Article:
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WHO IS #87 THIS YEAR?
Trying to Make Sense of the Bible's Power 100

The upcoming Power 100 executive list, announced by the “industry bible” for Grammy week, has some wannabes and also-rans vying for a spot—even though the list has become a non-event in the offices of most real power players.

Indeed, the execs at the top of last year’s list most likely haven’t heard of at least 20% of the others. Staffers at the publication are joking about those desperate to be included as the list is selectively circulated/leaked. And we mean leaked: The publication’s communications these days are as sieve-like as Sony Pictures.

Editors from different departments—Latin, retail, branding, film/TV—are jockeying to get the highest possible rankings for their people.

How could anyone justify the outright exclusion of mega-attorney Don Passman, who not only reps Swift, Adele and P!nk, among other top acts, but who literally wrote the book on the modern business?

Meanwhile, execs across the business are bristling, to put it mildly, as this cabal judges their relative worth. Last year’s 100 shows a certain naiveté not only in terms of who’s included, but the positions key biz figures are accorded.

Who are they  to assign ranking to such massively influential figures as Lucian Grainge, Doug Morris, Irving Azoff, Michael Rapino, Jay Z and Beyoncé, Taylor Swift, Bob Pittman, Jimmy Iovine, Marty Bandier and Len Blavatnik?

How on earth could execs at Pepsi and Budweiser—who have at best a tangential connection to the music business—rank above top-tier players like Tom Poleman, Allen Grubman, John Branca, Joel Katz, Boyd Muir, Julie Swidler, Daniel Ek, Rob Wiesenthal and the Dickey brothers? McDonald’s sponsors the bible’s Twitter feed—will we see an exec from the Golden Arches on the new list?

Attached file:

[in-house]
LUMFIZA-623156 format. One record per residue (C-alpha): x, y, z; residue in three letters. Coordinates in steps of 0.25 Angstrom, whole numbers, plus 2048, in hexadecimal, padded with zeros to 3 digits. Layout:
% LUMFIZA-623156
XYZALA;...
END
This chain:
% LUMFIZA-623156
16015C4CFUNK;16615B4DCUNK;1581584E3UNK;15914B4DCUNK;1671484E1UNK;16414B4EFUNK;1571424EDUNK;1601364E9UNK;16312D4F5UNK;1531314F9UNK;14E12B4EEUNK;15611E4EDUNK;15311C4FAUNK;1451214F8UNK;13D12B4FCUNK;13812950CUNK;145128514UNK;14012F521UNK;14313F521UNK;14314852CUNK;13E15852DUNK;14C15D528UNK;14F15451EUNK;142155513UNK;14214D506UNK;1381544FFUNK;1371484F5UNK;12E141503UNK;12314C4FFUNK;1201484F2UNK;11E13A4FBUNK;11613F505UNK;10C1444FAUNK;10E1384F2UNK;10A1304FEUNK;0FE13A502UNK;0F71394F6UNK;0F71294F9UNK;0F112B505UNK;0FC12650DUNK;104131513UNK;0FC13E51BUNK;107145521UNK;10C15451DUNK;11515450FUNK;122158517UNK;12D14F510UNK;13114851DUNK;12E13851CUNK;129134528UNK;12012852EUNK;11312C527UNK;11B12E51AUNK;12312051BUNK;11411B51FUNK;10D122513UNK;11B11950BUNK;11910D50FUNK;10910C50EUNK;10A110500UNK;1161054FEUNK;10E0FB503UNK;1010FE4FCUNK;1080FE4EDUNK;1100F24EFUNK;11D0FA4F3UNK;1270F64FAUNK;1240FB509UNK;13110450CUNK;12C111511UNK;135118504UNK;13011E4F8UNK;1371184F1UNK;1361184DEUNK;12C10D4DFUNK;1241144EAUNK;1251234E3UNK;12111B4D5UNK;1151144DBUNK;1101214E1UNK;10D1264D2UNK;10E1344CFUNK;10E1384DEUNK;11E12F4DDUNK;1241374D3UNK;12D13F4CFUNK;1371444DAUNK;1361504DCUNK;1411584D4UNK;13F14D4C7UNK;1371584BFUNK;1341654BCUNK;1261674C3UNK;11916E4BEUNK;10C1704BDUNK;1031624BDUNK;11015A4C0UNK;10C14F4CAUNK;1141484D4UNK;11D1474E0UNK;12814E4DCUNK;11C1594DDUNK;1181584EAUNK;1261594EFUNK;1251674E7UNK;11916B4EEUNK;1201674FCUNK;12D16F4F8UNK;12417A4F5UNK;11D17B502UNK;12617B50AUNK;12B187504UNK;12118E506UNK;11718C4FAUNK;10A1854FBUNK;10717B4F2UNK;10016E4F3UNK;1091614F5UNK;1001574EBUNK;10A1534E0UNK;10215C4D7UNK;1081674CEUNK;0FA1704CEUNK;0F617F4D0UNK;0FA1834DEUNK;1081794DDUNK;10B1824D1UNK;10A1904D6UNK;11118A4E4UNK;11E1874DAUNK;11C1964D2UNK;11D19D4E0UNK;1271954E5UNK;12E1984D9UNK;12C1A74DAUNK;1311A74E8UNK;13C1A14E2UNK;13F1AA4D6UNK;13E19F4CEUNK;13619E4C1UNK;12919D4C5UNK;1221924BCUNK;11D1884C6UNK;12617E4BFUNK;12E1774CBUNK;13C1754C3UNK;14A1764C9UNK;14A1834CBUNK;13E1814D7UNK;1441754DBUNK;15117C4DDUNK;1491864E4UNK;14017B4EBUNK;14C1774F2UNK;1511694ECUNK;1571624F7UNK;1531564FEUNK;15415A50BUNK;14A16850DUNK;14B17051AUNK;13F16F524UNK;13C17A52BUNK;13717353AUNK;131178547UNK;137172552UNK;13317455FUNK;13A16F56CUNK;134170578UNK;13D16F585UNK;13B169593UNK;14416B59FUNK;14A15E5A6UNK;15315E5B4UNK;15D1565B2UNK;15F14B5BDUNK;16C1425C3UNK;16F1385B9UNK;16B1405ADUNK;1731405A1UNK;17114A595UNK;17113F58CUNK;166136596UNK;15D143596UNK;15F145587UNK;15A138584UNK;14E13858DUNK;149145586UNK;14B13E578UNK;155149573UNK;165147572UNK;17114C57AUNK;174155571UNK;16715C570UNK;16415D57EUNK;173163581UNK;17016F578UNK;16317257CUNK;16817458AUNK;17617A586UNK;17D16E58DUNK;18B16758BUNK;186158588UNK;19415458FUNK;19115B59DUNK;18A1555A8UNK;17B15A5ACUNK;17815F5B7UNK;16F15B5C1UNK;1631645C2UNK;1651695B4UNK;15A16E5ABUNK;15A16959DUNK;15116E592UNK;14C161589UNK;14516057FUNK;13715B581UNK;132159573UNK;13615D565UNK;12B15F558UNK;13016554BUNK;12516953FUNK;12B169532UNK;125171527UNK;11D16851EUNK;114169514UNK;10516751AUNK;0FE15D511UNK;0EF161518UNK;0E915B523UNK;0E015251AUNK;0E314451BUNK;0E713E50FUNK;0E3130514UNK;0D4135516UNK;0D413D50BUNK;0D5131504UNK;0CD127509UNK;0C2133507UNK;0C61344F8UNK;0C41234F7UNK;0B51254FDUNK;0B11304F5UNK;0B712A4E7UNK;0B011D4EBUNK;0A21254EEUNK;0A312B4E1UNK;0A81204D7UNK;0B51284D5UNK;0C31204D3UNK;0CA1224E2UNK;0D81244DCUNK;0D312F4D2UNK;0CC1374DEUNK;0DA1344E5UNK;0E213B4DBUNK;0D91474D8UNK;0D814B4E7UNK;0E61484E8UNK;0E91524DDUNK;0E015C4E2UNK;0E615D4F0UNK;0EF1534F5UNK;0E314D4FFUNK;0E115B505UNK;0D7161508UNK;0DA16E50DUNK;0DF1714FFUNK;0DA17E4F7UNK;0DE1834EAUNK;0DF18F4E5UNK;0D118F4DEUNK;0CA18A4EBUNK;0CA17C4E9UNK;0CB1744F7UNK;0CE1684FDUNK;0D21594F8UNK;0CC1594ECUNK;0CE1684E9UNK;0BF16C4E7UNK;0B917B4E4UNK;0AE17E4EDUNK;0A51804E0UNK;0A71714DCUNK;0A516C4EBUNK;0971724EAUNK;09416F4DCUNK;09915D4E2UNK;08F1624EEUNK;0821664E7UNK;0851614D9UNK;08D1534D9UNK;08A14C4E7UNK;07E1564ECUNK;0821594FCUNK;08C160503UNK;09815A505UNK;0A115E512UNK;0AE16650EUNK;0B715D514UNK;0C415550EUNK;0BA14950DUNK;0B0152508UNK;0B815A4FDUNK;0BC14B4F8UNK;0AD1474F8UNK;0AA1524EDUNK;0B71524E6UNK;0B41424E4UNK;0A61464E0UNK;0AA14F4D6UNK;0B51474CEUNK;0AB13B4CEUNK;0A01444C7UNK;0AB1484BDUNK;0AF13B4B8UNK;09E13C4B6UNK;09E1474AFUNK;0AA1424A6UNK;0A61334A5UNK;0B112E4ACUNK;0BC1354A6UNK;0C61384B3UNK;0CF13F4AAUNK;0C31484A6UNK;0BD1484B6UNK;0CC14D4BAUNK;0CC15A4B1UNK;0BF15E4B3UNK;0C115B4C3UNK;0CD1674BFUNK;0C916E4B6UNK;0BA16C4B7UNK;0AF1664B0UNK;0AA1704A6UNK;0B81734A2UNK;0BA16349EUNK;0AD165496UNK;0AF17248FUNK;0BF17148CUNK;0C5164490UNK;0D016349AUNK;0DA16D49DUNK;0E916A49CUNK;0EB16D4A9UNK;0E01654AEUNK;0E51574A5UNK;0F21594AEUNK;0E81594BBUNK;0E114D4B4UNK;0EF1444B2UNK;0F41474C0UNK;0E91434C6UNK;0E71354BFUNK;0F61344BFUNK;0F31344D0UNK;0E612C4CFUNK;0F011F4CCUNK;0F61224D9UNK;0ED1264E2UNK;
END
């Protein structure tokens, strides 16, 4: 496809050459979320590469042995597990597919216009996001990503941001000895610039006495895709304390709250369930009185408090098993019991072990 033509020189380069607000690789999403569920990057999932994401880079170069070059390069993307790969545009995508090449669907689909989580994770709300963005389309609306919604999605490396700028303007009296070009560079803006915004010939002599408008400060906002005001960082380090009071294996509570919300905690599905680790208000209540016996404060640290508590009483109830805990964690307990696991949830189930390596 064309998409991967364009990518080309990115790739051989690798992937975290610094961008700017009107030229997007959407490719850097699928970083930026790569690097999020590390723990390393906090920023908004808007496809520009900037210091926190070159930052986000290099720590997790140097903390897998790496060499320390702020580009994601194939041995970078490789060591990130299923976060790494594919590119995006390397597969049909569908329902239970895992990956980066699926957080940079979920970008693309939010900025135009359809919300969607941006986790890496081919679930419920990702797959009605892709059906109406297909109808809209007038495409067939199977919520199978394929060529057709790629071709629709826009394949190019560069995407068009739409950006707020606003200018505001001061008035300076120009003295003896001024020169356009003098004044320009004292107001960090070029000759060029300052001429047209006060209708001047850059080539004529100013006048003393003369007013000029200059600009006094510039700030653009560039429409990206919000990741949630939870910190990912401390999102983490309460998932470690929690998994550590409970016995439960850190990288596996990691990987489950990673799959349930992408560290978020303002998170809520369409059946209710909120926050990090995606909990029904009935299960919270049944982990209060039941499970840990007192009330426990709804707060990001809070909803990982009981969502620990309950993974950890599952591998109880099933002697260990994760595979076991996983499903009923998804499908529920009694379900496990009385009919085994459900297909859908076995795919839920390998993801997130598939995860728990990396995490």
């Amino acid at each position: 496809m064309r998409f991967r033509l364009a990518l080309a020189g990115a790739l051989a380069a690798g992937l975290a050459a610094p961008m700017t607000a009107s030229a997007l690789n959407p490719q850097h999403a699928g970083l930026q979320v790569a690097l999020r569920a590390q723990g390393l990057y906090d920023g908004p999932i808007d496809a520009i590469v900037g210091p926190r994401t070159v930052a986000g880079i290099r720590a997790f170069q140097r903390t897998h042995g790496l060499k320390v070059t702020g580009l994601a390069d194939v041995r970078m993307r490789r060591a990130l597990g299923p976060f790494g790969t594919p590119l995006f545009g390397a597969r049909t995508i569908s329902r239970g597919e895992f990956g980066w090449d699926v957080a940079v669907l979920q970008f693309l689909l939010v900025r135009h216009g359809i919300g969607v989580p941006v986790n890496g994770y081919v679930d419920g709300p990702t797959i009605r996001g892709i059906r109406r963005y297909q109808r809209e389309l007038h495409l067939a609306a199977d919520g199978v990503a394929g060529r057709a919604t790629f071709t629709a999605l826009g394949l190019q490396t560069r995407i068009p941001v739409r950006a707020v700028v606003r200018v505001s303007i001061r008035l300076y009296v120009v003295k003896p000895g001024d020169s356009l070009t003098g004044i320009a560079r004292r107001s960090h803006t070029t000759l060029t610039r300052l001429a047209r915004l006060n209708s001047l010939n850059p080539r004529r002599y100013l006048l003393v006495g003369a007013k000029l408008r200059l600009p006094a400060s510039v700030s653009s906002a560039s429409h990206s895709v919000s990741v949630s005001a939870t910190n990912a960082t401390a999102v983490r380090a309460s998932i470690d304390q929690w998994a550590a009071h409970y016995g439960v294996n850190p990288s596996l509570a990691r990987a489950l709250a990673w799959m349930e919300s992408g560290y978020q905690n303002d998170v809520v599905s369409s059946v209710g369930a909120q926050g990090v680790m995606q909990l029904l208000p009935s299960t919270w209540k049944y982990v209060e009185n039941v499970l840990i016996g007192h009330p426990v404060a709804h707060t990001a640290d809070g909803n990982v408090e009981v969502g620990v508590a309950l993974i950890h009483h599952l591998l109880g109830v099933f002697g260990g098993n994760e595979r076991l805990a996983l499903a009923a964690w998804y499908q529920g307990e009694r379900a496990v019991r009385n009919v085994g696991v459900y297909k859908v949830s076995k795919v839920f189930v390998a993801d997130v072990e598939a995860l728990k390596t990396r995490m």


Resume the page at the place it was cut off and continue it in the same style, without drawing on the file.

How could anyone justify the outright exclusion of mega-attorney Don Passman, who not only reps Swift, Adele and P!nk, among other top acts, but who literally wrote the book on the modern business?

What was the reasoning behind giving the team of Neil Portnow and Ken Ehrlich such a low ranking, especially around Grammy time? Will they claim a higher spot this year?

And why are music-department heads at agencies such as CAA’s Rob Light and WME’s Marc Geiger positioned so high? These two players are certainly well-liked and respected, but how much power do they wield? If one were to compare the influence of, say, Poleman, Kevin Weatherly or the Dickeys, it would be no contest—even though Light’s Augusta trips are highly coveted.

Label execs are ranked according to marketshare, seemingly without any regard to what that marketshare consists of. Size matters, but size doesn’t always equal real power. True power at a label resides in signing and breaking acts.

Speaking of which, why was Cameron Strang, who heads not only Warner Bros. and Reprise Records but also Warner/Chappell, placed so low?

Meanwhile, such key players as Sylvia Rhone, Steve Berman, Joel Klaiman, Ashley Newton, David Massey, Charlie Walk, Michelle Jubelirer, Greg Thompson, Joe Riccitelli and Danny Strick were completely bypassed on the prior list. Thank goodness this year’s 100 will rectify that situation, right?

Perhaps the most egregious faux pas of the 2014 list, though, was the inclusion of Lyor Cohen, whose squandering of resources—and alienation of virtually everyone—in pursuit of what has thus far been a failed vanity venture has been thoroughly chronicled.

The list is just the latest example of the festering resentment between the mag and the biz it's supposed to represent.

On the plus side, Janice Min and company can fully school you about John Lobb boots and dye-free lip balm.

 

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